On 23 June, more than 17 million British citizens of the European Union voted for Brexit.
Why did they decide to do so?
The answer to this question is quite important for the future of the European Union and for the future of the United Kingdom. In my view, the reasons for this vote go far deeper than a protest against migration, the globalization or a so-called “austerity” policy of the current Tory government. I think the result should be analysed and discussed in the context of Britain’s long history towards continental Europe and its consequences. So, here is a view of the referendum’s outcome in eight reasons, a long read. Read more
Freedom, peace and prosperity for all Europeans, this lies at the heart of the European Idea.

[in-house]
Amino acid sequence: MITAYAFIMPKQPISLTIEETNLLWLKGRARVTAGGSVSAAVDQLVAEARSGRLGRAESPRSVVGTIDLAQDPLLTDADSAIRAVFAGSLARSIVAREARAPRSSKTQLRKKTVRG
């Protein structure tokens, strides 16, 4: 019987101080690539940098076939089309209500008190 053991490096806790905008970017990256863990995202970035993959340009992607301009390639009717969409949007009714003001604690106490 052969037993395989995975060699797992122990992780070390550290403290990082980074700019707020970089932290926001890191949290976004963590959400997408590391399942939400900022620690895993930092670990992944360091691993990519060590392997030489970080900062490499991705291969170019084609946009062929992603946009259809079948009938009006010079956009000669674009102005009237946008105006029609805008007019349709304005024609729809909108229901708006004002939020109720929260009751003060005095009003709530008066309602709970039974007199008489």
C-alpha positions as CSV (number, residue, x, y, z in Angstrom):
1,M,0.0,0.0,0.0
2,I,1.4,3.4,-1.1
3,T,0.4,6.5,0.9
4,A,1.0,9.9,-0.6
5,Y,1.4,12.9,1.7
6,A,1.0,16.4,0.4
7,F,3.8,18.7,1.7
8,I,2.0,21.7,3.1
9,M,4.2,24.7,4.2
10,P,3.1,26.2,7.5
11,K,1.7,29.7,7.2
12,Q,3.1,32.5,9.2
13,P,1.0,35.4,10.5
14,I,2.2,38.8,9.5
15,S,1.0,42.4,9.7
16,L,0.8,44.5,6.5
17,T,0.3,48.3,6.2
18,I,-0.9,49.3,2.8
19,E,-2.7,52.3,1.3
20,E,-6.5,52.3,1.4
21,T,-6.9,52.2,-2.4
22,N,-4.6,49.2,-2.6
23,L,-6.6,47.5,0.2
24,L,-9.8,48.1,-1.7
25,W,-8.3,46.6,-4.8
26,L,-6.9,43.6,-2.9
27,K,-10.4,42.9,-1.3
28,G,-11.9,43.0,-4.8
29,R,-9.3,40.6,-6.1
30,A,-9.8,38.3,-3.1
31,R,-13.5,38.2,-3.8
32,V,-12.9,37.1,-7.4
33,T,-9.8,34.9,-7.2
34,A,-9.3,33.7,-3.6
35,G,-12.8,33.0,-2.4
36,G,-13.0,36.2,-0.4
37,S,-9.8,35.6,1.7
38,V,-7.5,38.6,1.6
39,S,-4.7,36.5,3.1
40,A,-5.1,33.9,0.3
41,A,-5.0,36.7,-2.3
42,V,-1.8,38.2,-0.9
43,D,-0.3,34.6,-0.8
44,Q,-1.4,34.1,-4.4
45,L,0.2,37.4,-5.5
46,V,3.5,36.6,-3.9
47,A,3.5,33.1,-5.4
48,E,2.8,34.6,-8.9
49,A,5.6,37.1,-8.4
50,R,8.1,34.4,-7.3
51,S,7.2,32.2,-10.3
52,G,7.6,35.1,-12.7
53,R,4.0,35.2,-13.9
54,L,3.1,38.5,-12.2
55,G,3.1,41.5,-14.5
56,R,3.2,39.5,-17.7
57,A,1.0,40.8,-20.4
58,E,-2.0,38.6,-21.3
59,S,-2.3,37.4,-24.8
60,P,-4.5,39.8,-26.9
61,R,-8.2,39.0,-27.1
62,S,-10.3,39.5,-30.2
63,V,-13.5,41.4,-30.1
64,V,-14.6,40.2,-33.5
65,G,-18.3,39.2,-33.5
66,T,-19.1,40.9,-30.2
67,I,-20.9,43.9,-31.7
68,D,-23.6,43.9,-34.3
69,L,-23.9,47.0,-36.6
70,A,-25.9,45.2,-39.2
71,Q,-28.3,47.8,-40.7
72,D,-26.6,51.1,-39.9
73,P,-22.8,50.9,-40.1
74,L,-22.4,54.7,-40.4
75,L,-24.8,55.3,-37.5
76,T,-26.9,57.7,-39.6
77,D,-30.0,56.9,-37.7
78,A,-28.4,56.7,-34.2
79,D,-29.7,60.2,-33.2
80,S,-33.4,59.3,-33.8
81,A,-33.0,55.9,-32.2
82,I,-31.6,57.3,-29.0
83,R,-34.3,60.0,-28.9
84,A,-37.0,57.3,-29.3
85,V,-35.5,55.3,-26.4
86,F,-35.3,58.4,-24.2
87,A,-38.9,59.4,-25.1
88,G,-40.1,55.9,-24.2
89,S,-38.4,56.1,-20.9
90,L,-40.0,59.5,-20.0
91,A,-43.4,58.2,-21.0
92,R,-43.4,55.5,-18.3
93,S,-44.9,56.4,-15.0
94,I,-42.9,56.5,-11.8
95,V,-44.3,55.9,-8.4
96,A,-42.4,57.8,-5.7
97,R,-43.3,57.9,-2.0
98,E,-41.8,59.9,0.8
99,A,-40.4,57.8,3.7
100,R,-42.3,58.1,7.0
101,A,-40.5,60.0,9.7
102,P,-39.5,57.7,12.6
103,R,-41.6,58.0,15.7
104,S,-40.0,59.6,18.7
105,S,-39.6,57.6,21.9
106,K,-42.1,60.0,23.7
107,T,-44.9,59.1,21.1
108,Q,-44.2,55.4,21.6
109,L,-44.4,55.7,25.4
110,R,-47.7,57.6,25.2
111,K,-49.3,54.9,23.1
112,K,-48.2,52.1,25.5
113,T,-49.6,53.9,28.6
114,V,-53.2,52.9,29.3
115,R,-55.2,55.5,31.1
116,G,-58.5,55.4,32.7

It inspired Robert Schuman to his declaration just a few years after the end of the War. Since then, 9 May, 1950 has marked the birth of what has turned into the European Union we know today.
His declaration was about trust and cooperation across national borders. It was about concrete achievements by sharing rights of sovereignty. And it was made for the benefit of all Europeans.
Today, this idea is as attractive as ever. Read more
London held its election. Sadiq Khan has been the city’s new mayor since May 9, 2016. He is a Muslim and the son of an immigrant from Pakistan, who earned his money driving buses in the streets of London. Together with seven siblings, Sadiq Khan grew up in public housing in London, where he visited a state school and studied.
There are four reasons why Sadiq Khan’s victory is a good omen for the referendum on the British EU membership on June 23.